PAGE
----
In less than four days, the Harare-Beitbridge Road has killed 20 people, including former NewsDay news editor Mernart Mafirakurewa, through head-on collisions involving heavy vehicles.
The Harare-Beitbridge Road has become the most dangerous passageway in Zimbabwe, but the government seems unmoved.
What surprises is that despite the high number of accidents on that highway, the government chose to rehabilitate other comparatively less busy highways, widening them in the process.
It is common knowledge that one of the major causes of accidents on that road is its state — it is too narrow.
It is a miracle that heavy trucks and buses do not collide every minute on that narrow, but busy highway.
The surface of the road has become so rough [because of numerous patches] that it is a mammoth task for drivers to control their vehicles.
To make matters worse, buses and haulage trucks use that narrow road throughout the night and it is not surprising that most fatal accidents do not only involve these heavy vehicles, but occur between dusk and dawn.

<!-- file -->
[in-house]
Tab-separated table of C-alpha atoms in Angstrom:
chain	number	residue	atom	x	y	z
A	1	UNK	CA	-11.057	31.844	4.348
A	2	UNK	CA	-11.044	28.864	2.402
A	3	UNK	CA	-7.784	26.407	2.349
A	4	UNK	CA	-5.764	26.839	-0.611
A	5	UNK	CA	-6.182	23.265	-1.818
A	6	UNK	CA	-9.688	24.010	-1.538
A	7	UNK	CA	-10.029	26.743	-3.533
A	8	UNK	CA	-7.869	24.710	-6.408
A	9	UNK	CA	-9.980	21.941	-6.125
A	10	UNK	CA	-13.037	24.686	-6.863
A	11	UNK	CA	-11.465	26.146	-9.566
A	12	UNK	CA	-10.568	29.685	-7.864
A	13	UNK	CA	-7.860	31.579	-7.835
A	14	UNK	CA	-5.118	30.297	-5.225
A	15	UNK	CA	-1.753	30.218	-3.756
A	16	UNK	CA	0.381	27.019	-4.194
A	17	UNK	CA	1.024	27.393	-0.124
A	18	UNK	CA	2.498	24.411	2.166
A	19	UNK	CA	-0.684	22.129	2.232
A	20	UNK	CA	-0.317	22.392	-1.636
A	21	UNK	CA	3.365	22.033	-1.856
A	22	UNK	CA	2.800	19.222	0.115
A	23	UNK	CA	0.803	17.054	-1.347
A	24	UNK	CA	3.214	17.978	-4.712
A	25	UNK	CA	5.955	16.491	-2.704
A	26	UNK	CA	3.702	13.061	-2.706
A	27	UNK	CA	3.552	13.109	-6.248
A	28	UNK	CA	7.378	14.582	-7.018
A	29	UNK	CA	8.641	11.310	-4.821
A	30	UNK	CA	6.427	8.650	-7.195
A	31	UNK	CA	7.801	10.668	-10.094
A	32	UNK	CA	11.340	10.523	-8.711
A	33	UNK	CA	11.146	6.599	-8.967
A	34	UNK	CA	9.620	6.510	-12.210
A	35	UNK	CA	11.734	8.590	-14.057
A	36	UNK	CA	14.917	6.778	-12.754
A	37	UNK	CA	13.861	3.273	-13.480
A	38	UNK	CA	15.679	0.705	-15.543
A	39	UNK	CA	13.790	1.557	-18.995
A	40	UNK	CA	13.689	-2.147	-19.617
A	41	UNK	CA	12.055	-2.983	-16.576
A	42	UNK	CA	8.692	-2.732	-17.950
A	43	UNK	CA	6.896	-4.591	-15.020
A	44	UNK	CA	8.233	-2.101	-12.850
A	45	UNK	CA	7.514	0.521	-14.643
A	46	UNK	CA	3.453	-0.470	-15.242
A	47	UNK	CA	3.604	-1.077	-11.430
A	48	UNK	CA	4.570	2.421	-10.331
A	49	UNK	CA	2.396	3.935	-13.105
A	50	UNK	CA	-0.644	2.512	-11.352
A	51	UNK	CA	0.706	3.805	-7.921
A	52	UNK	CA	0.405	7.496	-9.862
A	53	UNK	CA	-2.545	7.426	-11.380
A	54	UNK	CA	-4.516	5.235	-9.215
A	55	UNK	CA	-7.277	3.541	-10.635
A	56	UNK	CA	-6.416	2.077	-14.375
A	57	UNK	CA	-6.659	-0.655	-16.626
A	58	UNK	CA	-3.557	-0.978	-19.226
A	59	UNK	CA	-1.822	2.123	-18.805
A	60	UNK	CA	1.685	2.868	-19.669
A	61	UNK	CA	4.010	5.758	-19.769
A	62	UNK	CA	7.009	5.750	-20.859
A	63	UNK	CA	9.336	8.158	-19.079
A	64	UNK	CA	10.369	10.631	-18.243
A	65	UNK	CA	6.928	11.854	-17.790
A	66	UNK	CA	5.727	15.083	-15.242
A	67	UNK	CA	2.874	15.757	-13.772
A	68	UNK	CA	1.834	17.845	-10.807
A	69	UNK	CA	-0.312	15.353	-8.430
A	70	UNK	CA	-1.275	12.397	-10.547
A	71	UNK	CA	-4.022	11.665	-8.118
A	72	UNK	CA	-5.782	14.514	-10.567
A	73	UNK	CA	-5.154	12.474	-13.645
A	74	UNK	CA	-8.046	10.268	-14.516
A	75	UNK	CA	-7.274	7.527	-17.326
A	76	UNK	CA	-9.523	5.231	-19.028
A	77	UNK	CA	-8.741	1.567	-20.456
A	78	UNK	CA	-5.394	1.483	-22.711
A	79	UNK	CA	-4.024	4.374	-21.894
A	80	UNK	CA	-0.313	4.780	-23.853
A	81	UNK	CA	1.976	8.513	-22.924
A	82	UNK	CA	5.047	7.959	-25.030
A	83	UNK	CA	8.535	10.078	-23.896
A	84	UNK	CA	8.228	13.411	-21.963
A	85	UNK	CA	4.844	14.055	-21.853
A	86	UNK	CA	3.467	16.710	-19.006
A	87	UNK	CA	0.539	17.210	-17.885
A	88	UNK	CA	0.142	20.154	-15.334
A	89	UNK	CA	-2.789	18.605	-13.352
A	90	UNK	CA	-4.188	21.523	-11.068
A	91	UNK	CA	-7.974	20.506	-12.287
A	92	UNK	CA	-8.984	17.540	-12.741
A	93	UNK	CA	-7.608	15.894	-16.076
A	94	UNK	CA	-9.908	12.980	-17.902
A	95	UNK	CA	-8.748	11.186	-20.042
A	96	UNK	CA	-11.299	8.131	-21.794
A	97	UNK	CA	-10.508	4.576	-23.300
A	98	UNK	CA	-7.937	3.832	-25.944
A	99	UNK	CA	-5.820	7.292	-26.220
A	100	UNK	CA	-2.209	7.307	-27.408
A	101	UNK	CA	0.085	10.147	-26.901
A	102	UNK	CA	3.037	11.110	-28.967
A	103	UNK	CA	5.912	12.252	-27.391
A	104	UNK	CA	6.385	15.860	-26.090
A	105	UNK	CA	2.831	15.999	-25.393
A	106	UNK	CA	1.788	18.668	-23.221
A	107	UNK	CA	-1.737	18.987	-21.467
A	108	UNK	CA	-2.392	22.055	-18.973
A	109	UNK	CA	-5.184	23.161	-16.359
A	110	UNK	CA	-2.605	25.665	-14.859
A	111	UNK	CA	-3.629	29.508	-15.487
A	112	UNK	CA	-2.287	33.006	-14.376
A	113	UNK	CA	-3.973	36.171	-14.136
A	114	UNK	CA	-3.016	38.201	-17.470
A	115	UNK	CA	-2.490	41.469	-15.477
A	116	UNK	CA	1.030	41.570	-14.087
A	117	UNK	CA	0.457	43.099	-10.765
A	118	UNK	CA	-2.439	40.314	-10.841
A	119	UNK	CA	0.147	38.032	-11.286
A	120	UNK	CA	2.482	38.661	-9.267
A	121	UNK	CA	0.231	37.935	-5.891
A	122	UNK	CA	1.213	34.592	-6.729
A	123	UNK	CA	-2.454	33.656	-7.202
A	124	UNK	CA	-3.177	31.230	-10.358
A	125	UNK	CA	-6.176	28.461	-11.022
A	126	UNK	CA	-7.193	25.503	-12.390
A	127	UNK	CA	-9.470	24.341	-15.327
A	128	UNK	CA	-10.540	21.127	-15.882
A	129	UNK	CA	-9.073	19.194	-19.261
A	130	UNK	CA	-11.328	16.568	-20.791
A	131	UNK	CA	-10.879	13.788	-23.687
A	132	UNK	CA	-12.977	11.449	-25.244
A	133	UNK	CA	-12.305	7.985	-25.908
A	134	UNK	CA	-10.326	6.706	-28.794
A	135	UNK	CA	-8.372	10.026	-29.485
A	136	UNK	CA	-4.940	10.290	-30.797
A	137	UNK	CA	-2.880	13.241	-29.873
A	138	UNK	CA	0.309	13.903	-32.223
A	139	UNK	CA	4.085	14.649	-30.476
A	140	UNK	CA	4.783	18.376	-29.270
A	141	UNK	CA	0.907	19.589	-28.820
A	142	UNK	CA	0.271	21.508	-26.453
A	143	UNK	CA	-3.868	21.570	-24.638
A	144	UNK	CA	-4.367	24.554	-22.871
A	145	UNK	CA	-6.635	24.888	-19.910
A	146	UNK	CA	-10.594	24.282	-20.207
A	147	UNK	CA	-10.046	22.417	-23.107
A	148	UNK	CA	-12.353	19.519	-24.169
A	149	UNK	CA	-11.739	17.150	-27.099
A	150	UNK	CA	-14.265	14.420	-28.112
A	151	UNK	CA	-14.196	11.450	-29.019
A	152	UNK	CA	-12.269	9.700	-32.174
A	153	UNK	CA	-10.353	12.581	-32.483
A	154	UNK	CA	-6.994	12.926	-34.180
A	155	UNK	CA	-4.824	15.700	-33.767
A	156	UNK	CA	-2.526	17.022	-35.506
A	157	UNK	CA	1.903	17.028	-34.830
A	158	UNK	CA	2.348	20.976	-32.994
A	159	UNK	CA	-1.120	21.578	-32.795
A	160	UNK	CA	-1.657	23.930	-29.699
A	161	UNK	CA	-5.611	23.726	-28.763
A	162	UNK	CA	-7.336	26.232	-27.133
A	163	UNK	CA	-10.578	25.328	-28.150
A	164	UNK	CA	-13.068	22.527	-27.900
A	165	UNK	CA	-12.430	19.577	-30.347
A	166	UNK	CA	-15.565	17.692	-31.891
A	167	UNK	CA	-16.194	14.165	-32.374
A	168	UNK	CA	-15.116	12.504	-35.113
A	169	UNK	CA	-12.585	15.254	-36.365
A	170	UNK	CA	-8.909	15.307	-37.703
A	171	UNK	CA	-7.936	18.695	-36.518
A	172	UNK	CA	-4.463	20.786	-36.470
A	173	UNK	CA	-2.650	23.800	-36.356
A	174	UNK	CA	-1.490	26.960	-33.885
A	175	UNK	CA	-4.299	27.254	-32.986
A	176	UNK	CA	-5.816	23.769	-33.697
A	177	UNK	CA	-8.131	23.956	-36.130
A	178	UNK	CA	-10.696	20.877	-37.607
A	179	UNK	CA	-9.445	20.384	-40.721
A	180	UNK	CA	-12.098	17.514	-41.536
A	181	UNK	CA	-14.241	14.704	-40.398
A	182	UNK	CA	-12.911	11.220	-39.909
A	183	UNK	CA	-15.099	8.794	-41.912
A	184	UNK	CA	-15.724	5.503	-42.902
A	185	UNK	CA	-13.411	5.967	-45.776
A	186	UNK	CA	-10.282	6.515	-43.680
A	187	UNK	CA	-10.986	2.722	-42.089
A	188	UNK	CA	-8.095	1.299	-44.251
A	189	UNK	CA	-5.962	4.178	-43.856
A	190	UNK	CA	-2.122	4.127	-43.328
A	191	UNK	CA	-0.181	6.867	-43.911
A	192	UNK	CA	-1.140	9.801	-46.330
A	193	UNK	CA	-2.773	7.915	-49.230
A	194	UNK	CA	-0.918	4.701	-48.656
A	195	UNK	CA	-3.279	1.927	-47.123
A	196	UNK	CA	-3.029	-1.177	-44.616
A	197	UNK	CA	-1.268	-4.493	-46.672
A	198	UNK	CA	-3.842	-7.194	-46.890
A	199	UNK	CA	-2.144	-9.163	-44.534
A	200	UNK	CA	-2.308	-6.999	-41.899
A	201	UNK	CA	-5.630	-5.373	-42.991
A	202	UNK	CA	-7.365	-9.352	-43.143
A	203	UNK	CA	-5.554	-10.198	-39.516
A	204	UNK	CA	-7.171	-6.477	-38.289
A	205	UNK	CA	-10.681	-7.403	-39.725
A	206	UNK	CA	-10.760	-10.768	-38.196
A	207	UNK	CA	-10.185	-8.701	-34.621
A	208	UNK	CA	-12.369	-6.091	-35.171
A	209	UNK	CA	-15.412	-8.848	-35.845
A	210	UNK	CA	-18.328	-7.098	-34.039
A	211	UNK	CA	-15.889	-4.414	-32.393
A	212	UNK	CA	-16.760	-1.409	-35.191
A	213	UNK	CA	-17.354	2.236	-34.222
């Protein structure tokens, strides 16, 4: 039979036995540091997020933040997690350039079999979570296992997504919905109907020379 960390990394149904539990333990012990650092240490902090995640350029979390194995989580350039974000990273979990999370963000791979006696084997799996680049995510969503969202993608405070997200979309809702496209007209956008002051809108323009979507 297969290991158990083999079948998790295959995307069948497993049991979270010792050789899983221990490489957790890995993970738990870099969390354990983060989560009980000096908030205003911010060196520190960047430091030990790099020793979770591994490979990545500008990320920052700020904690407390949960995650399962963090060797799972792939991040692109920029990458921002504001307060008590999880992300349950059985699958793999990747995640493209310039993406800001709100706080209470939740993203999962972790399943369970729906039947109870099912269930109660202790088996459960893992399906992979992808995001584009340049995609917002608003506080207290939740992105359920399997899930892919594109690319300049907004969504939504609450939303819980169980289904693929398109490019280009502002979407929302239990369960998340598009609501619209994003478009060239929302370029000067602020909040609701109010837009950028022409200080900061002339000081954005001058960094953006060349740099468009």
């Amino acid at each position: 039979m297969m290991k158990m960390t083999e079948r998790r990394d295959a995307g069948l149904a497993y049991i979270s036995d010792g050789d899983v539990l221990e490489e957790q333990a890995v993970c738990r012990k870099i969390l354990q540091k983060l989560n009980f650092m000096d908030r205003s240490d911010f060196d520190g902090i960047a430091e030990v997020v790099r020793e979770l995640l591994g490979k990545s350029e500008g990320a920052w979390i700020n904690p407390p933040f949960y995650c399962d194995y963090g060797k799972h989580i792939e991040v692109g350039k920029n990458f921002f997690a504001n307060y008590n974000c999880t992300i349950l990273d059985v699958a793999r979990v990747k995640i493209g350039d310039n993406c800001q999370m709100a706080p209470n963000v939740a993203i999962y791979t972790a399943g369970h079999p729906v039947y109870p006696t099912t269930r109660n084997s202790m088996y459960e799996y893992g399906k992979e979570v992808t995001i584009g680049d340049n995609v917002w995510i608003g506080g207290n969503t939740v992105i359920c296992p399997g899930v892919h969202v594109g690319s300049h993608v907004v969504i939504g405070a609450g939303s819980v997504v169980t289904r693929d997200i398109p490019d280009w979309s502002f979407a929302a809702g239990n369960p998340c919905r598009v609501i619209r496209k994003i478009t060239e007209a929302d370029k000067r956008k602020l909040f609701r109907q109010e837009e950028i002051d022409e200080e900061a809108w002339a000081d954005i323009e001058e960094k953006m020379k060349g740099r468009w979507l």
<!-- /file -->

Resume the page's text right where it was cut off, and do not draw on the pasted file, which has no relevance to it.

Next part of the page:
While it would be foolish to assume that the highway can be transformed overnight, it is important for the government to put interim measures to curb the carnage.
This is one road where traffic police should be deployed to deal with those who love speeding endangering the lives of other road users.
It is not in doubt that speed contributes heavily to the carnage on this road. These cops should work around the clock to ensure that safe speeds are observed throughout.
Measures should be put in place to control the volume of traffic during night hours. It would be appropriate to ban certain types of vehicles from travelling on that highway during certain hours of the night.
There have been numerous reports that some drivers — especially haulage truck drivers — drive for long hours and fatigue gets the better of them and inevitably they get involved in accidents during the night.
Because of the escalating number of fatal accidents that happen on that road at night, the government should consider regulating the volume of traffic on that highway at night.
The government should also consider putting reflectors to mark the narrow lanes to assist visibility.
This is time to take decisive action and policymakers should consider such interim measures without delay.
The long-term solution is obviously making the road wider and resurfacing it to make it smoother.
Only government action can help reduce carnage on the highway.
The current lethargy displayed by the government does not help the situation at all.